All the challenges you should be aware of if you’re considering to adopt a hybrid workplace.
Hybrid working has been around for quite some time. But, as Covid-19 crisis kicked in, many teams started working from home. Remote working policies were set-up everywhere, and businesses began to adjust to a whole new working way.
Now that we are seeing an ease of restrictions and are welcoming back most of our tenants, some businesses have made the decision to split the time working at the office and home.
However, a hybrid work arrangement isn’t for everyone.
Some people need the structure of office space or are looking for a more social environment.
There’s a risk that hybrid teams will lose the camaraderie that face-to-face working brings.
According to Gartner, remote working can marginalise certain people who may find it harder for their voices to be heard. While hybrid working can go some way towards offsetting this impact, as it’s not 100% remote, it still may not be the right solution for you.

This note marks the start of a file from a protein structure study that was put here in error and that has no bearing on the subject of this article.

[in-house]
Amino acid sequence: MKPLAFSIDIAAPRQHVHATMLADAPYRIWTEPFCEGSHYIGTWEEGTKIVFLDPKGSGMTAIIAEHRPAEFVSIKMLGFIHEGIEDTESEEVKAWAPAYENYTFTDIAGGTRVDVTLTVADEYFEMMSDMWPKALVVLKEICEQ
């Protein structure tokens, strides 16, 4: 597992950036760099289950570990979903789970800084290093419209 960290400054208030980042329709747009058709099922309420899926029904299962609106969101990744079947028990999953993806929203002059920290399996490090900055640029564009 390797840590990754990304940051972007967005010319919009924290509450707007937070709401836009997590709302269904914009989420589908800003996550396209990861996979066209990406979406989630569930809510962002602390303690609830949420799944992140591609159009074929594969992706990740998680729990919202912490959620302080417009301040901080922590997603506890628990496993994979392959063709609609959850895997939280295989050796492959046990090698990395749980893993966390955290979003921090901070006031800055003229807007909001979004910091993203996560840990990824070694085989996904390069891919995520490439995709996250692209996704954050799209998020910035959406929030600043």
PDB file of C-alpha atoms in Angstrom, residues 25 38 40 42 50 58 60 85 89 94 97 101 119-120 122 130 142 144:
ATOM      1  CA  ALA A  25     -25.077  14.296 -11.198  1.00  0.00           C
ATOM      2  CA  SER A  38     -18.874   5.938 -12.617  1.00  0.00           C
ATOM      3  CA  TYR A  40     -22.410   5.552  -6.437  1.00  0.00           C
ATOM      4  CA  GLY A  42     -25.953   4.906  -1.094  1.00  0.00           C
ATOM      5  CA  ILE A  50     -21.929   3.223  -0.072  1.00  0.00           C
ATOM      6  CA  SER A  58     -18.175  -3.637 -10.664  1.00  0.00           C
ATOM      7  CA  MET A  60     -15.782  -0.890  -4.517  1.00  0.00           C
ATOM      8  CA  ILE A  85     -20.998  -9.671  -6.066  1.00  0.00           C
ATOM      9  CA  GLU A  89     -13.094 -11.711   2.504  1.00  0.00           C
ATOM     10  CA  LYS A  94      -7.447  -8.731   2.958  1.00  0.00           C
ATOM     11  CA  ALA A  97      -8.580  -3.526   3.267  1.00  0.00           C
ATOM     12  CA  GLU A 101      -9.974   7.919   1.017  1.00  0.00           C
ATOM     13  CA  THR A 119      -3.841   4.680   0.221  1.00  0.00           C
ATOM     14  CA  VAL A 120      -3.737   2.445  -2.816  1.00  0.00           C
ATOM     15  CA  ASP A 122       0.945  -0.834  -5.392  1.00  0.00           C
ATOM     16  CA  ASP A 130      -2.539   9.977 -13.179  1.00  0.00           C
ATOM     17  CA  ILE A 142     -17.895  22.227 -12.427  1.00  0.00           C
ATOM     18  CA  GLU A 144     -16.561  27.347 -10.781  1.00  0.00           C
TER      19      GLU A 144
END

Another challenge is division.
Division can happen when some parts of a hybrid team are in the office, and others are working online.
Sometimes in-office workers can also perceive their remote colleagues not to be working as hard as they are due to the fact they are not being overseen in person.
On the other hand, remote workers might see their office co-workers as having better advancement opportunities, since managers see them daily.
While there are a few cons to hybrid work models, there are plenty of advantages, from giving employees a better work-life balance to improved productivity.
This why at Lemon Lettings we offer a range of office rentals suitable for small to larger corporates to help you maximise your teams productivity regardless whether you choose hybrid workplace or not.